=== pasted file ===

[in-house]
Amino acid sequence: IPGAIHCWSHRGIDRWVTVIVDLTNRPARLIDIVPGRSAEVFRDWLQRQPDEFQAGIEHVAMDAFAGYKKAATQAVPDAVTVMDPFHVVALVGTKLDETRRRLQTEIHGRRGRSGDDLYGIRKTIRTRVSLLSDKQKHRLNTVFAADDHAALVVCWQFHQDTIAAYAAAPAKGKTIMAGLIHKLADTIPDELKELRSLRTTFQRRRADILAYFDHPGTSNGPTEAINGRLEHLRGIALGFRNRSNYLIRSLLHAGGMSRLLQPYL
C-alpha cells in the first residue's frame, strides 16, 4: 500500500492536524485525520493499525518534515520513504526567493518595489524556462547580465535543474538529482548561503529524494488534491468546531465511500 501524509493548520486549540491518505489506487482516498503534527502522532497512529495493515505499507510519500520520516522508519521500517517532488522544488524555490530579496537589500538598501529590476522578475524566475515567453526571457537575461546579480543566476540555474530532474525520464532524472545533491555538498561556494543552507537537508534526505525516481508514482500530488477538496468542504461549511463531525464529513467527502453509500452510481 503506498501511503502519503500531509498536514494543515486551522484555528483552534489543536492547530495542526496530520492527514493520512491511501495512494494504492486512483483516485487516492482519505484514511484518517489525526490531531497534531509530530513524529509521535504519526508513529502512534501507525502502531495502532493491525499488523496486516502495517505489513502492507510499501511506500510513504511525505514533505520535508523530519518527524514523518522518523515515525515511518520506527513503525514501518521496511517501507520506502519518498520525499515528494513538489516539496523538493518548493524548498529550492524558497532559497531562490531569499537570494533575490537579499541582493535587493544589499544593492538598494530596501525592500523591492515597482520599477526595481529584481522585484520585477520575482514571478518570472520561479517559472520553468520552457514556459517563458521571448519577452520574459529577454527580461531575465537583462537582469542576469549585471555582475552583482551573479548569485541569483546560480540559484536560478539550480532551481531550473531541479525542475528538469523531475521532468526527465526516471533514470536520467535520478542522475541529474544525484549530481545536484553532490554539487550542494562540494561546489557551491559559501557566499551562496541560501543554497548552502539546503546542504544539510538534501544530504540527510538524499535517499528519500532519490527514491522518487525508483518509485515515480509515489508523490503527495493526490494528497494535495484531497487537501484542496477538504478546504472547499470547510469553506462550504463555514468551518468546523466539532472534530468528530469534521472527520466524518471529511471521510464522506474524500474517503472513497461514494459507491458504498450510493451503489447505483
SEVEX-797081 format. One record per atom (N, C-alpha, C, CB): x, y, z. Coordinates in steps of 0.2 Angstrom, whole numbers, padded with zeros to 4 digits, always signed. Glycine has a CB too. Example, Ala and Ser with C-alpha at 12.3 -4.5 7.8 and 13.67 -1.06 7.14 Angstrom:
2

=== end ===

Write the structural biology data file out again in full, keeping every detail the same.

[in-house]
Amino acid sequence: IPGAIHCWSHRGIDRWVTVIVDLTNRPARLIDIVPGRSAEVFRDWLQRQPDEFQAGIEHVAMDAFAGYKKAATQAVPDAVTVMDPFHVVALVGTKLDETRRRLQTEIHGRRGRSGDDLYGIRKTIRTRVSLLSDKQKHRLNTVFAADDHAALVVCWQFHQDTIAAYAAAPAKGKTIMAGLIHKLADTIPDELKELRSLRTTFQRRRADILAYFDHPGTSNGPTEAINGRLEHLRGIALGFRNRSNYLIRSLLHAGGMSRLLQPYL
C-alpha cells in the first residue's frame, strides 16, 4: 500500500492536524485525520493499525518534515520513504526567493518595489524556462547580465535543474538529482548561503529524494488534491468546531465511500 501524509493548520486549540491518505489506487482516498503534527502522532497512529495493515505499507510519500520520516522508519521500517517532488522544488524555490530579496537589500538598501529590476522578475524566475515567453526571457537575461546579480543566476540555474530532474525520464532524472545533491555538498561556494543552507537537508534526505525516481508514482500530488477538496468542504461549511463531525464529513467527502453509500452510481 503506498501511503502519503500531509498536514494543515486551522484555528483552534489543536492547530495542526496530520492527514493520512491511501495512494494504492486512483483516485487516492482519505484514511484518517489525526490531531497534531509530530513524529509521535504519526508513529502512534501507525502502531495502532493491525499488523496486516502495517505489513502492507510499501511506500510513504511525505514533505520535508523530519518527524514523518522518523515515525515511518520506527513503525514501518521496511517501507520506502519518498520525499515528494513538489516539496523538493518548493524548498529550492524558497532559497531562490531569499537570494533575490537579499541582493535587493544589499544593492538598494530596501525592500523591492515597482520599477526595481529584481522585484520585477520575482514571478518570472520561479517559472520553468520552457514556459517563458521571448519577452520574459529577454527580461531575465537583462537582469542576469549585471555582475552583482551573479548569485541569483546560480540559484536560478539550480532551481531550473531541479525542475528538469523531475521532468526527465526516471533514470536520467535520478542522475541529474544525484549530481545536484553532490554539487550542494562540494561546489557551491559559501557566499551562496541560501543554497548552502539546503546542504544539510538534501544530504540527510538524499535517499528519500532519490527514491522518487525508483518509485515515480509515489508523490503527495493526490494528497494535495484531497487537501484542496477538504478546504472547499470547510469553506462550504463555514468551518468546523466539532472534530468528530469534521472527520466524518471529511471521510464522506474524500474517503472513497461514494459507491458504498450510493451503489447505483
SEVEX-797081 format. One record per atom (N, C-alpha, C, CB): x, y, z. Coordinates in steps of 0.2 Angstrom, whole numbers, padded with zeros to 4 digits, always signed. Glycine has a CB too. Example, Ala and Ser with C-alpha at 12.3 -4.5 7.8 and 13.67 -1.06 7.14 Angstrom:
2